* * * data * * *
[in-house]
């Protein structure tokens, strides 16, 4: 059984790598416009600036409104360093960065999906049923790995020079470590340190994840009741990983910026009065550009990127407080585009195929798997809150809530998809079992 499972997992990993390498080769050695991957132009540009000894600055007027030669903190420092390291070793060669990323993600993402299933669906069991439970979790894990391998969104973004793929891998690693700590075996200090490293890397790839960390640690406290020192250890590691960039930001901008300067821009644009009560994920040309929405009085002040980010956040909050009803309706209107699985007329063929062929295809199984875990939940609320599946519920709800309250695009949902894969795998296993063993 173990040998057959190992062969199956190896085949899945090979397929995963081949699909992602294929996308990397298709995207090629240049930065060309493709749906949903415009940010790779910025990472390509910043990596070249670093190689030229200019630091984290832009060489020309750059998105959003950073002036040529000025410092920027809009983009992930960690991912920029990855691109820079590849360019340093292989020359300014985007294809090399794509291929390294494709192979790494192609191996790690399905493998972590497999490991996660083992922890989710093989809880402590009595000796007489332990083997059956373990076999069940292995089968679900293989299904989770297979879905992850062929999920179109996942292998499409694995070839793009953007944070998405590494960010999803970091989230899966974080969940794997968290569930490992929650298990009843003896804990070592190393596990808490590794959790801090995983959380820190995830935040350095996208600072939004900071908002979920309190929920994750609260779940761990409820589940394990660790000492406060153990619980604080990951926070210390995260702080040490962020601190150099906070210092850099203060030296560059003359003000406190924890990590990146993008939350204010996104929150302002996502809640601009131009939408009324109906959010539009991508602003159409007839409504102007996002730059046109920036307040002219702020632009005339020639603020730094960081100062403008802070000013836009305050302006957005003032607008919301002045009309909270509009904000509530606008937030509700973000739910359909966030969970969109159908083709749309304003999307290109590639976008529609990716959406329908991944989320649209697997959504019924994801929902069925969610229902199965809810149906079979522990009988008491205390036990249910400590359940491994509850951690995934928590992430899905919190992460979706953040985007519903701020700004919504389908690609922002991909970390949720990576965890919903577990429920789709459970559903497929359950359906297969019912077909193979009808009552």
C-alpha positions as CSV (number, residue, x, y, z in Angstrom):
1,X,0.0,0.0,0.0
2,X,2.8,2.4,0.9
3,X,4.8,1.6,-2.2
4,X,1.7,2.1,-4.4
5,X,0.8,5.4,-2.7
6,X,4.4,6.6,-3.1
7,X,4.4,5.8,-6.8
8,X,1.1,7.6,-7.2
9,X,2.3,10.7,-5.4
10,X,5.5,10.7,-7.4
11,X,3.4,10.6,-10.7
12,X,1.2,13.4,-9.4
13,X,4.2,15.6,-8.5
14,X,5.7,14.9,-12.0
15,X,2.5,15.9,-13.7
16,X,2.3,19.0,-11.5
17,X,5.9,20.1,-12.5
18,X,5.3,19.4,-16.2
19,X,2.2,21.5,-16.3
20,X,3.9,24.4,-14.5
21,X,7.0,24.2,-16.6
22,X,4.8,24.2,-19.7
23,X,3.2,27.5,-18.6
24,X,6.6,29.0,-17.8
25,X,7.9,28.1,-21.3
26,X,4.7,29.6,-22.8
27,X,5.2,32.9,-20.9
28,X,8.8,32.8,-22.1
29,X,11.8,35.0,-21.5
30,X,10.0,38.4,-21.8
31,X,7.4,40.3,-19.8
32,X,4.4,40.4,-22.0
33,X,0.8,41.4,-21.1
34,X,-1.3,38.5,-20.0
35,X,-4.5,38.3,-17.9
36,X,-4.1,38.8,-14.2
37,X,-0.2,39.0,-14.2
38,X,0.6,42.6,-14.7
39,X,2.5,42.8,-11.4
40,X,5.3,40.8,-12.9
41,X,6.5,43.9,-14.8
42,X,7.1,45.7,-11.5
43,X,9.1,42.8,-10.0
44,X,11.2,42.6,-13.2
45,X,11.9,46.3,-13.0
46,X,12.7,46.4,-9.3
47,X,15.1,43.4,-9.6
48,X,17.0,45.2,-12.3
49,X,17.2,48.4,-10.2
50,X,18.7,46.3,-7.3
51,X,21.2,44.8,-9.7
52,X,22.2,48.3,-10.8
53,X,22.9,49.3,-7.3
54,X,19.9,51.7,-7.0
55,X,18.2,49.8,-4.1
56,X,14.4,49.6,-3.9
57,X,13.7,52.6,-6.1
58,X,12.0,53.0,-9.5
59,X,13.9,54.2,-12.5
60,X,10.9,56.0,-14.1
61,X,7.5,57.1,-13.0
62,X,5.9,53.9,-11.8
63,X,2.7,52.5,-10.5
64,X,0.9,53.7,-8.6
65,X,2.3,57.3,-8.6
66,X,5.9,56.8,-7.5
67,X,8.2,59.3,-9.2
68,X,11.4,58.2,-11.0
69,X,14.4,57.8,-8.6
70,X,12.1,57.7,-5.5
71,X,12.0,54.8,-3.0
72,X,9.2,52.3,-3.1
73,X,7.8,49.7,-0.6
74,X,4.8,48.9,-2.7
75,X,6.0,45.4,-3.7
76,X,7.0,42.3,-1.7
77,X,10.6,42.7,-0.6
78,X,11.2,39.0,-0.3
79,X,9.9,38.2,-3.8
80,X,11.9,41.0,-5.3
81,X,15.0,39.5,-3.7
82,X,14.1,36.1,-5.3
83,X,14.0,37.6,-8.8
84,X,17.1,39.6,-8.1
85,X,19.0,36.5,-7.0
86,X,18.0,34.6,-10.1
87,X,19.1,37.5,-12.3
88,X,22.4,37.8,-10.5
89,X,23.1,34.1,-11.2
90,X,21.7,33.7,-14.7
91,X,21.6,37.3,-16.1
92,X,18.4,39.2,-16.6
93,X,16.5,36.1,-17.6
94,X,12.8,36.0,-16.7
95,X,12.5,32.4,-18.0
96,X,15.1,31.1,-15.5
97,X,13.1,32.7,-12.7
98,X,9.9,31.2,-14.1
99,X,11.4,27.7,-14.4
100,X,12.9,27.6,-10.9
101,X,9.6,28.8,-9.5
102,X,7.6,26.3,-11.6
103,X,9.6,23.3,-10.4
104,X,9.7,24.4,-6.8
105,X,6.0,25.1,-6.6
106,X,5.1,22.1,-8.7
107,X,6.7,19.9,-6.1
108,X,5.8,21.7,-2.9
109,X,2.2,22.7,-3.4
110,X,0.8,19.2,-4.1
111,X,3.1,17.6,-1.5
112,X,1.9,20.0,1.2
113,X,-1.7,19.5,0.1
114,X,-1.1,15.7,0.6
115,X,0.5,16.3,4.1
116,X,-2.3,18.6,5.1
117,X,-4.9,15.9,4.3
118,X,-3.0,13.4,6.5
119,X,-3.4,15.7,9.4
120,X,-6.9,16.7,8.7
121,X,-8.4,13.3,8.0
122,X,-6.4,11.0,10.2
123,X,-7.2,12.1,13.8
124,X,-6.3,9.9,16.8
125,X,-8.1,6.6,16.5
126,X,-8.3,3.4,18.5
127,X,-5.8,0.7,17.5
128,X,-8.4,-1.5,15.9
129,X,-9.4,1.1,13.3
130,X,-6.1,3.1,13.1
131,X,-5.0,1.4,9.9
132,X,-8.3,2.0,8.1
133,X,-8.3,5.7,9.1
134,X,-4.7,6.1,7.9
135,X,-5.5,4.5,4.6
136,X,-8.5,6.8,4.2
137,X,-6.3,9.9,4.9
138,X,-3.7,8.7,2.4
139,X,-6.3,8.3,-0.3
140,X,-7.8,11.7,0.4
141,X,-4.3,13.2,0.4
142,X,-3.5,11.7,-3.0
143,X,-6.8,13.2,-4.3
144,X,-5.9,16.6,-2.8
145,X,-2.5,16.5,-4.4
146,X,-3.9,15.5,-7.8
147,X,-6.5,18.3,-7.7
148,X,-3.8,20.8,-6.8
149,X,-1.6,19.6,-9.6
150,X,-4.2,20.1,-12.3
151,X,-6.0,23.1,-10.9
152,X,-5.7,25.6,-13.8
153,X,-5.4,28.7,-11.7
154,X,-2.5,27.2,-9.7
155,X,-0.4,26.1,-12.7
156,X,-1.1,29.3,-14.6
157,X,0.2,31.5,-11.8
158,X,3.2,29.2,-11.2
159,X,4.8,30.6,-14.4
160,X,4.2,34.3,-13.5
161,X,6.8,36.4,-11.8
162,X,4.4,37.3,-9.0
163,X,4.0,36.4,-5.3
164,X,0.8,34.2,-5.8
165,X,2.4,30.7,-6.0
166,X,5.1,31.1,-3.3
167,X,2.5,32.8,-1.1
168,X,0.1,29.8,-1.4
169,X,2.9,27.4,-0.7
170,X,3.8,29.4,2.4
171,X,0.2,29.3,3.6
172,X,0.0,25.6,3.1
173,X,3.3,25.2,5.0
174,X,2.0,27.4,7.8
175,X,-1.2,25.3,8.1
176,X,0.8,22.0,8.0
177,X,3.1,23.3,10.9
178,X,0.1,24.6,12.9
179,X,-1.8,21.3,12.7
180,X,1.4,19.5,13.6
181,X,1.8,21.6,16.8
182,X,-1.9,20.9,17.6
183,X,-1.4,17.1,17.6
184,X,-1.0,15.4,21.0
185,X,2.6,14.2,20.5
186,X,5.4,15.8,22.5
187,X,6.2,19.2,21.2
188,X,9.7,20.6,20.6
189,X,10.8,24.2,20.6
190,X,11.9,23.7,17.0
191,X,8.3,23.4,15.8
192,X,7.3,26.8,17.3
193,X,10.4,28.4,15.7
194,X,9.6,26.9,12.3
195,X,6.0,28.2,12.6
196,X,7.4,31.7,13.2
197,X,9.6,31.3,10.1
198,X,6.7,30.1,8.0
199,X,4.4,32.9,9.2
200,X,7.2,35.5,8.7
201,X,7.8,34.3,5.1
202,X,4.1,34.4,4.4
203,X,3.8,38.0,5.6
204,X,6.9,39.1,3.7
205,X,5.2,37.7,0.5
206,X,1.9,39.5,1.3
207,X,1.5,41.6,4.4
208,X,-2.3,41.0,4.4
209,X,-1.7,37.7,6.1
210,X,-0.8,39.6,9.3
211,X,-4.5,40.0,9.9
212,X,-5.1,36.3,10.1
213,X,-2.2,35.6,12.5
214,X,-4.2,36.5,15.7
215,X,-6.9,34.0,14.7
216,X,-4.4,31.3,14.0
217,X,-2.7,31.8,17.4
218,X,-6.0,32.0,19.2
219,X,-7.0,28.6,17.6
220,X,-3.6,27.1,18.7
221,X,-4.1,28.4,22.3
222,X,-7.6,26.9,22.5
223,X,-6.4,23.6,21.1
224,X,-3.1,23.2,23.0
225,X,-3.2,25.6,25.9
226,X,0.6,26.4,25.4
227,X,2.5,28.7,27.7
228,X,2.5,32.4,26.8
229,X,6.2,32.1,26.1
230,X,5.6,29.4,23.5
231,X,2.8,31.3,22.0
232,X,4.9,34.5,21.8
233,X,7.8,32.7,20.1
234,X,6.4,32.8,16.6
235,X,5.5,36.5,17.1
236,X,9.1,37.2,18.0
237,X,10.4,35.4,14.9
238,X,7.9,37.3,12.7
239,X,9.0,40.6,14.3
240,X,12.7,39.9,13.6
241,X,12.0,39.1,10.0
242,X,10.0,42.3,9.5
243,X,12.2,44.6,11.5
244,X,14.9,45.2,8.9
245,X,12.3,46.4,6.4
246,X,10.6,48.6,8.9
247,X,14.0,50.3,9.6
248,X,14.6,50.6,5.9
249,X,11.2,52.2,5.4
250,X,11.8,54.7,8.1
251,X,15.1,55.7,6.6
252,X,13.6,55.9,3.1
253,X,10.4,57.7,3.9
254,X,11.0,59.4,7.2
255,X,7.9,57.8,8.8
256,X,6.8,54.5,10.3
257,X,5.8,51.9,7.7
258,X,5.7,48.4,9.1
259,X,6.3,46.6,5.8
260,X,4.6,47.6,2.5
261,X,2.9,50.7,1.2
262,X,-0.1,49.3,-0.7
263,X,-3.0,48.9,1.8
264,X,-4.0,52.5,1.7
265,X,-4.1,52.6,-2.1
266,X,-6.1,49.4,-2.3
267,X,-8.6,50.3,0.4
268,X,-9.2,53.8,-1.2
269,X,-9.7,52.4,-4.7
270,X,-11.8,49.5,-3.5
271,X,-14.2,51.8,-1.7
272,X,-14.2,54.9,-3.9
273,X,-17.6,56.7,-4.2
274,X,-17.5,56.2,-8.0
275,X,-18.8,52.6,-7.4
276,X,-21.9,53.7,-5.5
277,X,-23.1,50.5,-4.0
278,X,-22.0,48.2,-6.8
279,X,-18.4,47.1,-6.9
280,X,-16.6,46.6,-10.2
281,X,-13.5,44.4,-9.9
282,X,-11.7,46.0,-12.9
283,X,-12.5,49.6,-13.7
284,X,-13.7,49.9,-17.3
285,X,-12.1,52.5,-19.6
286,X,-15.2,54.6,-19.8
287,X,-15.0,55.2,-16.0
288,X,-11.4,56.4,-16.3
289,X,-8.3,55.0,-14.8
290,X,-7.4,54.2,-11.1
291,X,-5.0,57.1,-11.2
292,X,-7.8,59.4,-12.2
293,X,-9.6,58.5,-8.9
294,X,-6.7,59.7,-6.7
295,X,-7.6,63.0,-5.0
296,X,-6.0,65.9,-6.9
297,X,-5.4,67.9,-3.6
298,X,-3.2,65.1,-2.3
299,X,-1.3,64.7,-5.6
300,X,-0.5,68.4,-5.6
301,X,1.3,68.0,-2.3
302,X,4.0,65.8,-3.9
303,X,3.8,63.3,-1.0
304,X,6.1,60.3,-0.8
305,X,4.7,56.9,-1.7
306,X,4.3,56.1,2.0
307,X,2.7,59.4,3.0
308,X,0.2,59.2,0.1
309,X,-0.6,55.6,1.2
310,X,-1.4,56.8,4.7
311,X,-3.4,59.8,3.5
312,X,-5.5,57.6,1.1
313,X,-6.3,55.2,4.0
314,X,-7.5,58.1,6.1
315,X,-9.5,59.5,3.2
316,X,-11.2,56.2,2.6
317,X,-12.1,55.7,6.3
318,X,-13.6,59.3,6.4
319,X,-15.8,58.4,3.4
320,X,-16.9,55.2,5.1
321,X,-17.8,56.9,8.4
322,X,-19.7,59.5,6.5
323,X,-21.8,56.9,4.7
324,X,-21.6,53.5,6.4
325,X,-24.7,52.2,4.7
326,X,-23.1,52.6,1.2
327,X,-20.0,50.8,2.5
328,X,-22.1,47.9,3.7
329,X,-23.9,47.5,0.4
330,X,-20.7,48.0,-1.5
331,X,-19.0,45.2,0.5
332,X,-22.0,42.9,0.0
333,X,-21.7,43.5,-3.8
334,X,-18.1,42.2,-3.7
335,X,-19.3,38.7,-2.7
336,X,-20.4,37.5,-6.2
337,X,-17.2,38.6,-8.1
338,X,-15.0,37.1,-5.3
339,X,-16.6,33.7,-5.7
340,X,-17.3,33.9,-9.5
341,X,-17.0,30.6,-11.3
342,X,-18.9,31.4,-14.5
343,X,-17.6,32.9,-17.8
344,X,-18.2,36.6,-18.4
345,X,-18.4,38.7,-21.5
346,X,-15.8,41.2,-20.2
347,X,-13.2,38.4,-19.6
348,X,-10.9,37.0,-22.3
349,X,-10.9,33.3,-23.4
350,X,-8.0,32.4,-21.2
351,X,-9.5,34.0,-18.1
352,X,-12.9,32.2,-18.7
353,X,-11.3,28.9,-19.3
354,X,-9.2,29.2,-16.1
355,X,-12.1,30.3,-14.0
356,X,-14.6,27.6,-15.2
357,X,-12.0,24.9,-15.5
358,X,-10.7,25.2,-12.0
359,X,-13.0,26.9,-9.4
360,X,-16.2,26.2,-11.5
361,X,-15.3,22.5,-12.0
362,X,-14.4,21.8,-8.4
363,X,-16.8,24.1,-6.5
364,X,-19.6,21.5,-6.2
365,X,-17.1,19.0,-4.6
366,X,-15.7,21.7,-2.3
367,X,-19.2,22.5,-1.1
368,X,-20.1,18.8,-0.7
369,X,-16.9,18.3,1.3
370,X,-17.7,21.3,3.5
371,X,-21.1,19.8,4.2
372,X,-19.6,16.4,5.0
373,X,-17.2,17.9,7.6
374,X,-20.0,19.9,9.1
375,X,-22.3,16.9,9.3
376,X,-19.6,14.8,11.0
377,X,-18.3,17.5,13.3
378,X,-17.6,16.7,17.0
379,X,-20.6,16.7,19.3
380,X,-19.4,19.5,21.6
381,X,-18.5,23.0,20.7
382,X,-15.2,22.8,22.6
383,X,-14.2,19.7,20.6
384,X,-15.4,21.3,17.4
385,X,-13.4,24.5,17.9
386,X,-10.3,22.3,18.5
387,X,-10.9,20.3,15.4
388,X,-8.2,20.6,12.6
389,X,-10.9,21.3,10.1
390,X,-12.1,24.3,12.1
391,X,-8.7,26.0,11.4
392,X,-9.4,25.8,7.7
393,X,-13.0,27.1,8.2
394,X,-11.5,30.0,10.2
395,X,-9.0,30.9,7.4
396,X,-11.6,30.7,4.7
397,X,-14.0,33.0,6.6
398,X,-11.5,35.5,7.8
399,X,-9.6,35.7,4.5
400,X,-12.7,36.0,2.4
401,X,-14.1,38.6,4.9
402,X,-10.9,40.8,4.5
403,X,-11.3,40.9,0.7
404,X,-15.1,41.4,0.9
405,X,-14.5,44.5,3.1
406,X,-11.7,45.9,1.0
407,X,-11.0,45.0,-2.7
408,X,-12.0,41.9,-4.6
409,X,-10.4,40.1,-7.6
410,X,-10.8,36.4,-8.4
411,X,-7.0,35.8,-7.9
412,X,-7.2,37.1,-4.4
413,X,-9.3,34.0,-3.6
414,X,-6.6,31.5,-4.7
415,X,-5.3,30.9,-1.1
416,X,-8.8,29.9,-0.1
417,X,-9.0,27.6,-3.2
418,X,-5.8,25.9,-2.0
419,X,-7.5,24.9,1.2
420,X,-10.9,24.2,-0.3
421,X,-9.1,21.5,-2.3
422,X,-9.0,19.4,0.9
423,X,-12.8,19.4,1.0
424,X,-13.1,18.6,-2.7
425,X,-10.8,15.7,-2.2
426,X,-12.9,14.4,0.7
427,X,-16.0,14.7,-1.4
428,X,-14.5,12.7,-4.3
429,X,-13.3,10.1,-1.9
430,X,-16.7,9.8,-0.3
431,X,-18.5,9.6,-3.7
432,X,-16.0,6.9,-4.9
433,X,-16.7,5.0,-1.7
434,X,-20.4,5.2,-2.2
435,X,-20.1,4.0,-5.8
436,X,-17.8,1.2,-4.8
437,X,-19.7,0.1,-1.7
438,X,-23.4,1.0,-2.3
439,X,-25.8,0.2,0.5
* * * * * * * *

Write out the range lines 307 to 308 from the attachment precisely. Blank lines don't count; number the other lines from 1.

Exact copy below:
304,X,6.1,60.3,-0.8
305,X,4.7,56.9,-1.7